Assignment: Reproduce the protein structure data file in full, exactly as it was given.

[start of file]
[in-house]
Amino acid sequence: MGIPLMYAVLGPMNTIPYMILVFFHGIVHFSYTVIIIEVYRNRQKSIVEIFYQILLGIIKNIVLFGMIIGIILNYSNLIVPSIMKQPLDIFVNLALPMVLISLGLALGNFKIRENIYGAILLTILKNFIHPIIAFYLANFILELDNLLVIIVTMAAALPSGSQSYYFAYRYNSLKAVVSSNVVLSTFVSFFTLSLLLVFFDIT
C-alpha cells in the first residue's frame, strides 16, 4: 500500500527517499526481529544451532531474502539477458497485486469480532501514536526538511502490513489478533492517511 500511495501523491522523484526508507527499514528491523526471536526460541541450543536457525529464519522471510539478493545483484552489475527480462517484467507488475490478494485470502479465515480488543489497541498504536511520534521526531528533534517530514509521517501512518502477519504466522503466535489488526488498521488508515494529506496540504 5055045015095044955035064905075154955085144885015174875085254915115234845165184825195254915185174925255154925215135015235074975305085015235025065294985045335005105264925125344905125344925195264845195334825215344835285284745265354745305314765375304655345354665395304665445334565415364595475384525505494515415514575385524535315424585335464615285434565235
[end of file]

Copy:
[in-house]
Amino acid sequence: MGIPLMYAVLGPMNTIPYMILVFFHGIVHFSYTVIIIEVYRNRQKSIVEIFYQILLGIIKNIVLFGMIIGIILNYSNLIVPSIMKQPLDIFVNLALPMVLISLGLALGNFKIRENIYGAILLTILKNFIHPIIAFYLANFILELDNLLVIIVTMAAALPSGSQSYYFAYRYNSLKAVVSSNVVLSTFVSFFTLSLLLVFFDIT
C-alpha cells in the first residue's frame, strides 16, 4: 500500500527517499526481529544451532531474502539477458497485486469480532501514536526538511502490513489478533492517511 500511495501523491522523484526508507527499514528491523526471536526460541541450543536457525529464519522471510539478493545483484552489475527480462517484467507488475490478494485470502479465515480488543489497541498504536511520534521526531528533534517530514509521517501512518502477519504466522503466535489488526488498521488508515494529506496540504 5055045015095044955035064905075154955085144885015174875085254915115234845165184825195254915185174925255154925215135015235074975305085015235025065294985045335005105264925125344905125344925195264845195334825215344835285284745265354745305314765375304655345354665395304665445334565415364595475384525505494515415514575385524535315424585335464615285434565235